Donington Park could still host the British Grand Prix in 2010, according to track boss Simon Gillett (seen at left), but only if a third party either invests in or buys out the company that runs the track.
Gillett's company, Donington Ventures Leisure Ltd., went into administration (the British legal equivalent of bankruptcy) last week after failing to raise the required funds to complete ambitious redevelopment plans.
Gillett is confident that there is still time for the key work to be completed before next year's grand prix, with the hospitality and other facilities completed for the 2011 event. This means that a grand prix could be held at the track next year if the money is in place, opening up the possibility of a new contract agreement. To get the track to an acceptable state for 2010, he reckons around $83 million would have to be spent, with a further $65m needed to complete the additional facilities for 2011.
"Next year is possible, but it wouldn't be all of the construction," Gillett told AUTOSPORT. "You'd end up doing pit garages, race control and the track – the bare essentials to get the track up and running for 2010 – and there's still plenty of time for that to happen.
"It's a very short period of time that we are working to on that front, but it's a really good opportunity for someone. Where on earth can you buy a Formula 1 grand prix? Here you can, potentially. If someone is out there and has that funding at the moment, they have a unique opportunity to steal away the British Grand Prix."
Gillett said that if Donington wants to host the British Grand Prix it will have to be ready for 2010 rather than 2011 – and if the race falls off the calendar it could jeopardize the event's future.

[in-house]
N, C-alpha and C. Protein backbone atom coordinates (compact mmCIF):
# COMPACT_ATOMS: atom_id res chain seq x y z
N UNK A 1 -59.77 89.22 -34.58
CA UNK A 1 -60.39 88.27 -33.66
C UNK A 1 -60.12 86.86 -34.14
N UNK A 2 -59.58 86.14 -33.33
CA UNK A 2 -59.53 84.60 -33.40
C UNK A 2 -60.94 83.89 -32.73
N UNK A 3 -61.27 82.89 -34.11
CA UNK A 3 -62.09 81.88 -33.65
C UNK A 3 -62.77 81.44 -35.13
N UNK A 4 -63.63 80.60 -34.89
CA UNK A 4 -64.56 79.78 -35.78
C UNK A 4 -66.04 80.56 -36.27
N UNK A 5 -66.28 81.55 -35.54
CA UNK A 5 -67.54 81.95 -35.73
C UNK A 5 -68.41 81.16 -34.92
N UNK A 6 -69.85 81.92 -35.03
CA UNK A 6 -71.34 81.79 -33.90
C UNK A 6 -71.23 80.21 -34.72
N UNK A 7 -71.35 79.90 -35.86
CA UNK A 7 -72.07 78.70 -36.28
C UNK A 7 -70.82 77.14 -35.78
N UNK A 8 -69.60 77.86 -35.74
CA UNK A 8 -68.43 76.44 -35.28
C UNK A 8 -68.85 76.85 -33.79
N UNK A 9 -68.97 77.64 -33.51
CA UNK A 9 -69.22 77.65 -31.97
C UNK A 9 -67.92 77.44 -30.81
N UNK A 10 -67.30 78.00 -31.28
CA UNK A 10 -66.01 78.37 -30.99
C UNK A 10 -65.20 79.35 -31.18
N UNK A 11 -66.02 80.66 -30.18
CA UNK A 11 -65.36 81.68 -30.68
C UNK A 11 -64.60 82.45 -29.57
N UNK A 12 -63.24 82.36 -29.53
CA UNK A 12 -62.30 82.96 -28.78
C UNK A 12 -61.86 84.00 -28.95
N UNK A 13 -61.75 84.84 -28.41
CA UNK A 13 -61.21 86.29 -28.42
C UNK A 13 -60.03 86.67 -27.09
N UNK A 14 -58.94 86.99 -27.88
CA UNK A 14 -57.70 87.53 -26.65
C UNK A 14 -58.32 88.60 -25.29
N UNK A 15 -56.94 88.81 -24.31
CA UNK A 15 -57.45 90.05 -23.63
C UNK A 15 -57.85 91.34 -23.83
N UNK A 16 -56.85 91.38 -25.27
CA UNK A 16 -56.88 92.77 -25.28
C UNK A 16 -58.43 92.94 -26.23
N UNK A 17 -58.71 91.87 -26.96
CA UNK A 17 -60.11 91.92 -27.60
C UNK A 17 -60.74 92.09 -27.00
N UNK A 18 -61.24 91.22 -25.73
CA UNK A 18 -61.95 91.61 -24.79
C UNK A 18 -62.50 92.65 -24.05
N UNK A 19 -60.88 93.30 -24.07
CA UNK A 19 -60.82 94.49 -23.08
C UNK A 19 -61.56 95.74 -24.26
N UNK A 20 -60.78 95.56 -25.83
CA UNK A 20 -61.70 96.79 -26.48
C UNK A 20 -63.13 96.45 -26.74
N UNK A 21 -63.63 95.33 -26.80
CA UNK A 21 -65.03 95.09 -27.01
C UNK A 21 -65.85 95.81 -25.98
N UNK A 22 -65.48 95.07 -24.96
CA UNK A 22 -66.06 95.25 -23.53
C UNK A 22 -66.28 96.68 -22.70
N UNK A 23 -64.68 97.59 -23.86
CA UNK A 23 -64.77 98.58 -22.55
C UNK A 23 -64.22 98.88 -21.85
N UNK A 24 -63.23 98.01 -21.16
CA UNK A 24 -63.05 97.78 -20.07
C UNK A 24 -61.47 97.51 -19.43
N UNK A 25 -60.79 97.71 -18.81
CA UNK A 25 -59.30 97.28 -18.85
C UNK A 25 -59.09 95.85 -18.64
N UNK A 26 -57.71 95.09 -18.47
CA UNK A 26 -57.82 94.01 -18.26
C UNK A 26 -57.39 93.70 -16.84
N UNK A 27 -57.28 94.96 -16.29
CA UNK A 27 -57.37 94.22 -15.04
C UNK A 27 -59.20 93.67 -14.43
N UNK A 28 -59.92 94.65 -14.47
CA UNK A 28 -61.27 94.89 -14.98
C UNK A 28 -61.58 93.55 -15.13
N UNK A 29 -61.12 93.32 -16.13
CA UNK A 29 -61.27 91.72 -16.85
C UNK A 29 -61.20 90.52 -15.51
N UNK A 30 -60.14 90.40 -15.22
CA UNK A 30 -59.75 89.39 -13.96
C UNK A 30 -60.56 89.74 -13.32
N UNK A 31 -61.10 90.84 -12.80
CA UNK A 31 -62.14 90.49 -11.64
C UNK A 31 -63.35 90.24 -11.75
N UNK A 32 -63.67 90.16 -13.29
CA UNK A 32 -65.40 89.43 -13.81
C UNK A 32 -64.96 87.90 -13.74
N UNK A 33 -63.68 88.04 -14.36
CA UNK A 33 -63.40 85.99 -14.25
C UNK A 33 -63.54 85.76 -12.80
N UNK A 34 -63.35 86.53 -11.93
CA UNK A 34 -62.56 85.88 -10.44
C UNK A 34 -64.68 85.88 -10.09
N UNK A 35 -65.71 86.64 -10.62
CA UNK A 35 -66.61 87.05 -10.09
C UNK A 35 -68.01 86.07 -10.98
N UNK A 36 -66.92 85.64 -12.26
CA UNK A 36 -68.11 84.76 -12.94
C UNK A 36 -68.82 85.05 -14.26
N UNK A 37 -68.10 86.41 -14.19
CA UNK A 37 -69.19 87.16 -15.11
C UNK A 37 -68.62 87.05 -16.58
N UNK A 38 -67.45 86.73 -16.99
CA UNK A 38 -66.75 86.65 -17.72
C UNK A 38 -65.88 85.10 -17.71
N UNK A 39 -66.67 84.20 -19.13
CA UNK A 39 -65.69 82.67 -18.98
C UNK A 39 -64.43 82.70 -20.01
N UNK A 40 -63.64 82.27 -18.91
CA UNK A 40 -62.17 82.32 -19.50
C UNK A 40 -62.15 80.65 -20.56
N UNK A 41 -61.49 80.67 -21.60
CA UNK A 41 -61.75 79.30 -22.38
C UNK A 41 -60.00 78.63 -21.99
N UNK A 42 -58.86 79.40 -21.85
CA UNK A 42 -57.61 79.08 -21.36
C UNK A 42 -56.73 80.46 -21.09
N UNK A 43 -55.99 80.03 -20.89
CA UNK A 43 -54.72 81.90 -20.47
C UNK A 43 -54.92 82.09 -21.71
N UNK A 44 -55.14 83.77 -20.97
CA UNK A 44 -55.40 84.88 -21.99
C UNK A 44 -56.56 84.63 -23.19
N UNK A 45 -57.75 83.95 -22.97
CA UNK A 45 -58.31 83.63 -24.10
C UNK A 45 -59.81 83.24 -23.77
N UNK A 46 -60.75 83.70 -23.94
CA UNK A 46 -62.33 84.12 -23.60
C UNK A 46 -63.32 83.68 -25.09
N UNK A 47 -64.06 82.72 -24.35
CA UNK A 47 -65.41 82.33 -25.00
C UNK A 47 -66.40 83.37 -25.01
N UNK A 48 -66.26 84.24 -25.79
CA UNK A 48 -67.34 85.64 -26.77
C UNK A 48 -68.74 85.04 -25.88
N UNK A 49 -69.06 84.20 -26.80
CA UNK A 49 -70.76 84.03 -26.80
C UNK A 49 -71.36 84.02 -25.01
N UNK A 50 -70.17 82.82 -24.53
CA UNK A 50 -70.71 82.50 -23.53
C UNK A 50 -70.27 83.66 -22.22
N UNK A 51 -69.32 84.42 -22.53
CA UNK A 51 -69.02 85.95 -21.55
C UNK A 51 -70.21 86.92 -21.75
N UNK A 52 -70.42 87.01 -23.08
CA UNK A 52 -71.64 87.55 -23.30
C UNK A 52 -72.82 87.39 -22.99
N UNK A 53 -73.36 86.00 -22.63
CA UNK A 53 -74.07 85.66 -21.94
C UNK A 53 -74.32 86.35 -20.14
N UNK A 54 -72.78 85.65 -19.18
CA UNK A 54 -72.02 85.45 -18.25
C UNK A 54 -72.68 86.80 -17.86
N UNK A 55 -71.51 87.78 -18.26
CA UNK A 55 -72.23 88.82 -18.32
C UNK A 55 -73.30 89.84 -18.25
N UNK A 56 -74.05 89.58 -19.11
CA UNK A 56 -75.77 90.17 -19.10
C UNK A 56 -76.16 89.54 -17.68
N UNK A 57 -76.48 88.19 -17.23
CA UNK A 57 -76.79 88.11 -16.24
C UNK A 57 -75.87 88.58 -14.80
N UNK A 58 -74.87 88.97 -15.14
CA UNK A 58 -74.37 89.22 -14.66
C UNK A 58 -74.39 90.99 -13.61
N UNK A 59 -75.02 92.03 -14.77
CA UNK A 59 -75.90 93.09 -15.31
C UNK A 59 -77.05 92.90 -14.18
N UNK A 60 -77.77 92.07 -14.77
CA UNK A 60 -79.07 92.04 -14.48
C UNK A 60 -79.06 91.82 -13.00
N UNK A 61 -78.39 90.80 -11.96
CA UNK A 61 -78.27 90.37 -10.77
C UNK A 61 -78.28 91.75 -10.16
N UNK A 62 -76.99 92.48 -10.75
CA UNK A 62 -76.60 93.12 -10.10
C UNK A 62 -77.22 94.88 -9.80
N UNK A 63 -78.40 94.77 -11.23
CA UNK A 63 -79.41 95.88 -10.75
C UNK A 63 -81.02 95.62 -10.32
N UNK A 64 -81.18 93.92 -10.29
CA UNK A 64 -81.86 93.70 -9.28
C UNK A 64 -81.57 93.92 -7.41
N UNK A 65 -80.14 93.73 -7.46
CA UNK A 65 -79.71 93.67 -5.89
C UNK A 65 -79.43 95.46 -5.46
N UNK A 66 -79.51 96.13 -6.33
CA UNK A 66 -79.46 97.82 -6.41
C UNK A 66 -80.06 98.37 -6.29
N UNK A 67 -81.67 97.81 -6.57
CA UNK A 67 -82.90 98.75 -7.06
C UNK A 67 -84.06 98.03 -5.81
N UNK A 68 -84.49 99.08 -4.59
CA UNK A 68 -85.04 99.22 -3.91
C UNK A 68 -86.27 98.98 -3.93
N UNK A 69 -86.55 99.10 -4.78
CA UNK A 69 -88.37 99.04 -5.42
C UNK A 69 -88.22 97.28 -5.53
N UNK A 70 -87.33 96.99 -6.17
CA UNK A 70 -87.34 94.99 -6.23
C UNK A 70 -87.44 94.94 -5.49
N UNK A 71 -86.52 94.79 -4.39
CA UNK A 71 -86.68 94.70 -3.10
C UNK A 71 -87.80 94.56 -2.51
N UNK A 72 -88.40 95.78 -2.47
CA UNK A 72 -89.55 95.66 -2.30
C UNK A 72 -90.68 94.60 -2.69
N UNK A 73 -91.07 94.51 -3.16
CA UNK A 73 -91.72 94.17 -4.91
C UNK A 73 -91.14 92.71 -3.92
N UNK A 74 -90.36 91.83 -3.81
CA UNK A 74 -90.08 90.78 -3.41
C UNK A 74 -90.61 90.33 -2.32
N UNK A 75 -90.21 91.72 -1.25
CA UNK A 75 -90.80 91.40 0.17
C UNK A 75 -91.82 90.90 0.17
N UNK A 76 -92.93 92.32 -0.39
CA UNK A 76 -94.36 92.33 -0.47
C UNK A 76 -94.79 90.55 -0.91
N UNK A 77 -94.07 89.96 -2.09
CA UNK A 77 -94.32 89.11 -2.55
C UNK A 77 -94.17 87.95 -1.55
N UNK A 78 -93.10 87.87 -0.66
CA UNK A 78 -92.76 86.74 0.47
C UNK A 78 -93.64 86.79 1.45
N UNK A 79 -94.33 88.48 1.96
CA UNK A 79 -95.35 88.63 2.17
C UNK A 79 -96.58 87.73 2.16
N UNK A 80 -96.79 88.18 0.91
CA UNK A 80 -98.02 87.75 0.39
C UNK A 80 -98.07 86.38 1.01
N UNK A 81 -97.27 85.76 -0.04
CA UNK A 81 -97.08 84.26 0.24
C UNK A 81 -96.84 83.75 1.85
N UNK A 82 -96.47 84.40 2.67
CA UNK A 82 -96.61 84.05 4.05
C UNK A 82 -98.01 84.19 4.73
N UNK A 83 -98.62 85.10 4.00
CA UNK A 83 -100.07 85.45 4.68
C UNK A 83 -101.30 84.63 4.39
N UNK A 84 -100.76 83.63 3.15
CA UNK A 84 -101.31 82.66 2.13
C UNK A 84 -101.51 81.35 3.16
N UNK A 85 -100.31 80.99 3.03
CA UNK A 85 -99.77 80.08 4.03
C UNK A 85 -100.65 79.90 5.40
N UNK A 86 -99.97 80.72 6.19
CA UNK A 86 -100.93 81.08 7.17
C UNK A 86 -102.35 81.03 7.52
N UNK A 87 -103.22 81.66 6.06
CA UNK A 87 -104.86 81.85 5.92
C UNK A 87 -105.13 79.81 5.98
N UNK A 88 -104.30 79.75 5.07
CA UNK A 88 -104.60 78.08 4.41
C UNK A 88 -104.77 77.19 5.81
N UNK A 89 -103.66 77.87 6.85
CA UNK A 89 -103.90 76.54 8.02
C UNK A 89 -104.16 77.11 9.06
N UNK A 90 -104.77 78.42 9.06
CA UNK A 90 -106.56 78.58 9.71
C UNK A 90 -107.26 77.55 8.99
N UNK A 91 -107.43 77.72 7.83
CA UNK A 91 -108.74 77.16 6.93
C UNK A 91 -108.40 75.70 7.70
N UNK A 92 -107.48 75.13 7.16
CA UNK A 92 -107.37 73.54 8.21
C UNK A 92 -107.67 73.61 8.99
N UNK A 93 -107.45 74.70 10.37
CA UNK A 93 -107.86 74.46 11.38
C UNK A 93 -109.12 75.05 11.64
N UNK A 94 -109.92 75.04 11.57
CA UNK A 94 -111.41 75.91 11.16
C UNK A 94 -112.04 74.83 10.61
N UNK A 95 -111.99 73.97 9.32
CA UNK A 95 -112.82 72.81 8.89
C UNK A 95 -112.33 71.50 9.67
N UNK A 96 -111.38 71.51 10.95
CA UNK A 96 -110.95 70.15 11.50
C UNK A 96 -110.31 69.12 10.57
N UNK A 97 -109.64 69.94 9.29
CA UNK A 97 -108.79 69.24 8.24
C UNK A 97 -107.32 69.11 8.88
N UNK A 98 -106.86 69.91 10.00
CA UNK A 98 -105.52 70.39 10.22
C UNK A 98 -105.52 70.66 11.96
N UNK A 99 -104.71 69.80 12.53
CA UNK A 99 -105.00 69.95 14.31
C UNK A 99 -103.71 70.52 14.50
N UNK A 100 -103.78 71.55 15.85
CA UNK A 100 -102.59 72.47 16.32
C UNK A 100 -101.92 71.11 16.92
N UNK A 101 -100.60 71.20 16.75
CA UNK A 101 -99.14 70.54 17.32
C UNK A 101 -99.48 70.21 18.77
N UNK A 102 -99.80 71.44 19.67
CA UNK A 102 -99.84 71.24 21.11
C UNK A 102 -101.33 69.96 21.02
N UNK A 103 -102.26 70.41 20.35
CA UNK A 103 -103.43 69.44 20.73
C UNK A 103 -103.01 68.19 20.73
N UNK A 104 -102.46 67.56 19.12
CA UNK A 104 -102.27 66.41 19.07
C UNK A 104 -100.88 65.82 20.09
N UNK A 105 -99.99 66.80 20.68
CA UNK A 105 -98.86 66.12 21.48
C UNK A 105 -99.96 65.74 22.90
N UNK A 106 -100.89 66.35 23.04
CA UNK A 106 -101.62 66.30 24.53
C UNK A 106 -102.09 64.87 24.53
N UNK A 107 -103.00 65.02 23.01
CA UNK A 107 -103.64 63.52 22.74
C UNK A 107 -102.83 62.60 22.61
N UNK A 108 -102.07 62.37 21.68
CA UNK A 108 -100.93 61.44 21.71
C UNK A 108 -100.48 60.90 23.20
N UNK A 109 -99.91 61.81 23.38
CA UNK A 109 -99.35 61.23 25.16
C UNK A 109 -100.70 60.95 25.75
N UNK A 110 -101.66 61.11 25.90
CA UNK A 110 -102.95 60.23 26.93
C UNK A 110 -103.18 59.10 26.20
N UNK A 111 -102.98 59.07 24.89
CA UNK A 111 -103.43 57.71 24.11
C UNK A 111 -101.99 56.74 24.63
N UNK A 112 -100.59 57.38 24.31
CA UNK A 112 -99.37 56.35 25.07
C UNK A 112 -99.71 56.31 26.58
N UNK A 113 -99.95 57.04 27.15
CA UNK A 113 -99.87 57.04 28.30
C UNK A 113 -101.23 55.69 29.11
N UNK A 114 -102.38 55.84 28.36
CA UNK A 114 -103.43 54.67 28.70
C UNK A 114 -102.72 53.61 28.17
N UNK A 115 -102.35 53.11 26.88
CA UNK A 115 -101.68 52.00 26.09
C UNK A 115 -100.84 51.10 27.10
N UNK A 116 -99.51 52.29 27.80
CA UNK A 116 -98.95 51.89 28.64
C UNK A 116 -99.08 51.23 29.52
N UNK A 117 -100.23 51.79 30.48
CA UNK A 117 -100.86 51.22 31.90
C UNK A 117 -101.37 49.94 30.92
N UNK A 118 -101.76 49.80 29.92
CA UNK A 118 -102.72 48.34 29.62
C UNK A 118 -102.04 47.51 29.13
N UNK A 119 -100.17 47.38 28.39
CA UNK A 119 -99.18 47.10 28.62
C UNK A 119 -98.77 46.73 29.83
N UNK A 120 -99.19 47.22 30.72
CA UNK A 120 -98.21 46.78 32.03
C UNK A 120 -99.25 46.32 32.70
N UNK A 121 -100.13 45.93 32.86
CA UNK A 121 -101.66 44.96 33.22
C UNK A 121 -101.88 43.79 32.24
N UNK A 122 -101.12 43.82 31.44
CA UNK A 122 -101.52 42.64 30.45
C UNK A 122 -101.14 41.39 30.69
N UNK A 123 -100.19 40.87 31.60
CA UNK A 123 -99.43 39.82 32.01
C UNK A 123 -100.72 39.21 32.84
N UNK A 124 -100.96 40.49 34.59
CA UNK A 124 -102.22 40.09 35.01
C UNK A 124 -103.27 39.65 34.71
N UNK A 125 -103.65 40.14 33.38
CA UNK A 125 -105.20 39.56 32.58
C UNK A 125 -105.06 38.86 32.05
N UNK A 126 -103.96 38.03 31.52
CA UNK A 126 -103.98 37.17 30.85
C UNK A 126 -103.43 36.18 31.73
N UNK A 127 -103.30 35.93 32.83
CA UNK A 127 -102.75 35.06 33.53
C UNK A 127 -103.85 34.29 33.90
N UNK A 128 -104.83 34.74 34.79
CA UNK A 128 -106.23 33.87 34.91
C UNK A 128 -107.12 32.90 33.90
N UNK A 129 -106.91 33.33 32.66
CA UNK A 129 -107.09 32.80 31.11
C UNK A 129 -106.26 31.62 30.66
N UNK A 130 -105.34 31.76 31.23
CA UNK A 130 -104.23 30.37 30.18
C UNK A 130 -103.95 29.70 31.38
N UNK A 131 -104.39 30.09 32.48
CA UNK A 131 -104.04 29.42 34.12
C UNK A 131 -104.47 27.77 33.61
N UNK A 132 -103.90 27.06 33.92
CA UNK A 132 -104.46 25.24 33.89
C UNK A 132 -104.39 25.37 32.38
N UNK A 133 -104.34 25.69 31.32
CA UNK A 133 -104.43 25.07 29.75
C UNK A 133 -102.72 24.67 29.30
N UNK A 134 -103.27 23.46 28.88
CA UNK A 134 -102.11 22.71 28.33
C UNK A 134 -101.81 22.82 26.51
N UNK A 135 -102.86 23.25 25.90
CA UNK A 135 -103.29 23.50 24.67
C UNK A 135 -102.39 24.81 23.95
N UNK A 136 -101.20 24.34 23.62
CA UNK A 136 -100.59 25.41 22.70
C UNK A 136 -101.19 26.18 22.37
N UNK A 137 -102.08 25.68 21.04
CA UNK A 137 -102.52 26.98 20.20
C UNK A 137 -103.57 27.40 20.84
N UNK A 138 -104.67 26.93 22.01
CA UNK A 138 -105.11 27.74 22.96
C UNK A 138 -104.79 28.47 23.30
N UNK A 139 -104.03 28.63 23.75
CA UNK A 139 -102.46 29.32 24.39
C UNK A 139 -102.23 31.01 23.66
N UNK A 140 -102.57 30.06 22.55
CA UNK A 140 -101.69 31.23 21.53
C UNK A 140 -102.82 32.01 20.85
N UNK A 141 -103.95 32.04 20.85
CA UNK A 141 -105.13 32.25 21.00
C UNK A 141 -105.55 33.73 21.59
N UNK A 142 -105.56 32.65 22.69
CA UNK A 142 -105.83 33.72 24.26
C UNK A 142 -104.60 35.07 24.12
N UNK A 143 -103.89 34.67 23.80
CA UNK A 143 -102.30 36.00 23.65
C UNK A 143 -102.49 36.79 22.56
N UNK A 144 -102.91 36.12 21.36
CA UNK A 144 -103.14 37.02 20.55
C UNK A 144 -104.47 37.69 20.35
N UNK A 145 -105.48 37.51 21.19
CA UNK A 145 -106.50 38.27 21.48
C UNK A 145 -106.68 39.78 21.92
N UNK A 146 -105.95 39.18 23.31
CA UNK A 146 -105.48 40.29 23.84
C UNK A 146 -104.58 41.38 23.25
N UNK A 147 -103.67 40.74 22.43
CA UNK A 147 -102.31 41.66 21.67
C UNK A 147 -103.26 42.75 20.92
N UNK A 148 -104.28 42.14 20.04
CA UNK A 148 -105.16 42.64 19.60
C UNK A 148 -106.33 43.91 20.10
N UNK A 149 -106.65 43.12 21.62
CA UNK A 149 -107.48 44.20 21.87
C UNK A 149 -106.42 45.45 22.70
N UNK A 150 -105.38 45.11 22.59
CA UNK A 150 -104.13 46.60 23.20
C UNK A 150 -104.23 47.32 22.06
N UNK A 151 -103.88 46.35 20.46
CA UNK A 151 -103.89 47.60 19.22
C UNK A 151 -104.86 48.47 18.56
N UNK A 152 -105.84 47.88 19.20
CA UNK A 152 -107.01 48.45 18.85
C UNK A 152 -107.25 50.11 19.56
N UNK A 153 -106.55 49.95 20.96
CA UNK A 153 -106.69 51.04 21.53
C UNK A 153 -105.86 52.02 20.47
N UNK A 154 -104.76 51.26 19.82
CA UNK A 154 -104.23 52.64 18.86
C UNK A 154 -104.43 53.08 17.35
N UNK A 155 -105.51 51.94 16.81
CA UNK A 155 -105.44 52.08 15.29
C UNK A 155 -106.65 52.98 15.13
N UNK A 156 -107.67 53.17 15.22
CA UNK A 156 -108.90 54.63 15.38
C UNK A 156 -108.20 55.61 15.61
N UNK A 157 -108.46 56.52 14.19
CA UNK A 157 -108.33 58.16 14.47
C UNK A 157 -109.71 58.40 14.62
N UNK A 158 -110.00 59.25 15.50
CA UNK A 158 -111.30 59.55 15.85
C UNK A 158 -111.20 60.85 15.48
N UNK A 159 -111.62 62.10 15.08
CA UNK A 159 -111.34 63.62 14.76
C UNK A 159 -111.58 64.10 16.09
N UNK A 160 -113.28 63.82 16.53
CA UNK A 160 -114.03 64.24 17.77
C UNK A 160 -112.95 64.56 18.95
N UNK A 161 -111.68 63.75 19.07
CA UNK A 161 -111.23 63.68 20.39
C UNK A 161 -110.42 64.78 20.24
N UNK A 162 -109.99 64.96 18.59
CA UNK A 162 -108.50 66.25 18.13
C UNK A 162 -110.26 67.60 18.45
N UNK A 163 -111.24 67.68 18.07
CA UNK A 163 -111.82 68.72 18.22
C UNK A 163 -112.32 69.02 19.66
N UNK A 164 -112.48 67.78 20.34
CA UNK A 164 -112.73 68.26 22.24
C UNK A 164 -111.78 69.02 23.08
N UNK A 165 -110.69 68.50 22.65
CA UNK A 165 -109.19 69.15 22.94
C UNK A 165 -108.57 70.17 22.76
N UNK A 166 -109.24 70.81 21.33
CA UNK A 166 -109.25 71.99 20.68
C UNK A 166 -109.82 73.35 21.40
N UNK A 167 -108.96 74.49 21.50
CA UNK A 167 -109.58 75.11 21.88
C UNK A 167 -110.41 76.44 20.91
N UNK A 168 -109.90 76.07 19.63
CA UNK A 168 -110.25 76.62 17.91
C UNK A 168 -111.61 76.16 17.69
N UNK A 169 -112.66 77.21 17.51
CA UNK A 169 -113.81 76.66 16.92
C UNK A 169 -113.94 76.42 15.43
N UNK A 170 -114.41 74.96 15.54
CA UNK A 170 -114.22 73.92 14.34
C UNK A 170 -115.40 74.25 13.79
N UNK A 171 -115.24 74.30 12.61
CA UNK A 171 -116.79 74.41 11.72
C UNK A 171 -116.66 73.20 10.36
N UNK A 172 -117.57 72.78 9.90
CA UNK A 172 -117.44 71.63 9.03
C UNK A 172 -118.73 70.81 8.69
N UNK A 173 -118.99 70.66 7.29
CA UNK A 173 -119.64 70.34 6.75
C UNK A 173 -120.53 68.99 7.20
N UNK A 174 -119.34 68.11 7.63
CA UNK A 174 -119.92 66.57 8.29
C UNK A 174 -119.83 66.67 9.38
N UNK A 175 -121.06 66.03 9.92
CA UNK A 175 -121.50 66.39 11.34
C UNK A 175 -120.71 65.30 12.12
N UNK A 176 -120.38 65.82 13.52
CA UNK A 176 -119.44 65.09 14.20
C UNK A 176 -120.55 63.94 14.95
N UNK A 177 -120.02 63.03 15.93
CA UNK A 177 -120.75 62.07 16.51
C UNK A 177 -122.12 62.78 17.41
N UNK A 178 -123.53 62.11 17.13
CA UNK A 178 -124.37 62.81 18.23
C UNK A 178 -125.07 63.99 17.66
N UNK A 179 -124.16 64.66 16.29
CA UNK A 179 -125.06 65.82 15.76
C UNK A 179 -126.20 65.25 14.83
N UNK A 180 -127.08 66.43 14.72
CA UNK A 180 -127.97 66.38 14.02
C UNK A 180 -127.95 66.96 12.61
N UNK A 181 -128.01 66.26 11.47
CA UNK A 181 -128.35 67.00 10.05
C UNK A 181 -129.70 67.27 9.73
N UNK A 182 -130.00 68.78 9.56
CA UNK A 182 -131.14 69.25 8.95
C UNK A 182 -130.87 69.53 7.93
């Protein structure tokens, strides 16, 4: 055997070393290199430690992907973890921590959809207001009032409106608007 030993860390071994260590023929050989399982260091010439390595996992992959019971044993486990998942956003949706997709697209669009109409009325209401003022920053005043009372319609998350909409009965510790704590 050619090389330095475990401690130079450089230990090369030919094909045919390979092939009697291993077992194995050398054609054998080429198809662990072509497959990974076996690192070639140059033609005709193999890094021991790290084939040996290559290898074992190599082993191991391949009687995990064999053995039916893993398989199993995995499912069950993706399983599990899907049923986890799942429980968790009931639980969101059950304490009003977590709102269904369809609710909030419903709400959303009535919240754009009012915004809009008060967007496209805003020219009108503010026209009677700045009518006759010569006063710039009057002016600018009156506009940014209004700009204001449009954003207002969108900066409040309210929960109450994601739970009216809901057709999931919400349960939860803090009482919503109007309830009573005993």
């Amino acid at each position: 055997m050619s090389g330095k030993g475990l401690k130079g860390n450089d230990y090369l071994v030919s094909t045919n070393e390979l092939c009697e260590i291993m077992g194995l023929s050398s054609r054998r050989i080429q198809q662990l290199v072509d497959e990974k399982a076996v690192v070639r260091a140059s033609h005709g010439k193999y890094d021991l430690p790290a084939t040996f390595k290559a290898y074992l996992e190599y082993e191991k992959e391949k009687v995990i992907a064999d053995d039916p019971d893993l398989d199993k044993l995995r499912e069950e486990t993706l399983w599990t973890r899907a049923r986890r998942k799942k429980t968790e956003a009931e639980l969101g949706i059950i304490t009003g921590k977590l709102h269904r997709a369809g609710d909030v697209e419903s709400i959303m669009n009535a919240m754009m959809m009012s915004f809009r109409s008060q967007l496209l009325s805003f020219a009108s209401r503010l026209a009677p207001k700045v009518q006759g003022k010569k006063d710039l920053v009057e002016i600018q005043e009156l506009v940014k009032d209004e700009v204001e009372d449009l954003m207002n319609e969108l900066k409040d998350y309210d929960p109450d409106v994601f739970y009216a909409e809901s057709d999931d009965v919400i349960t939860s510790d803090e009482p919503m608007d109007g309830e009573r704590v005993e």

"It would have to be 2010, because Silverstone would not take it for one year and no one, me especially, wants to see the British Grand Prix lost to the UK," he declared.
Although the 17-year-contract that DVLL signed with Bernie Ecclestone last year is no longer valid because the track failed to meet its obligations, Gillett is confident that the F1 supremo would be willing to consider a new deal on a similar basis.
"That contract has gone," conceded Gillett, "but Bernie Ecclestone has said that if someone turns up at Donington with the right ideas and the right money, then he will talk to them."
Although continuing with the British Grand Prix project is Gillett's favored direction, it is one of three options for the future of the track. Gillett is hopeful about the interest shown in the circuit since it went into administration, although should a buyer or investor not be found, DVLL could be forced to go into liquidation.
"We are now seeing who is out there," he said. "There are multiple paths that we can go down. One is to go back to the good old national and club venue that it was and another is to take it to a hybrid and create the new track for national and club racing. The third is if someone comes in with significant funding and goes for F1. So that's what the administration process is going through at the moment.
"There has been a significant amount of interest, but predominantly we've been talking about F1, because time is of the essence. But if that doesn't pan out, then there will be more interest in the national circuit."
The completion of any buyout would need to take place within the next two weeks, as Ecclestone has said that the 2010 F1 calendar must be finalized by Dec. 9.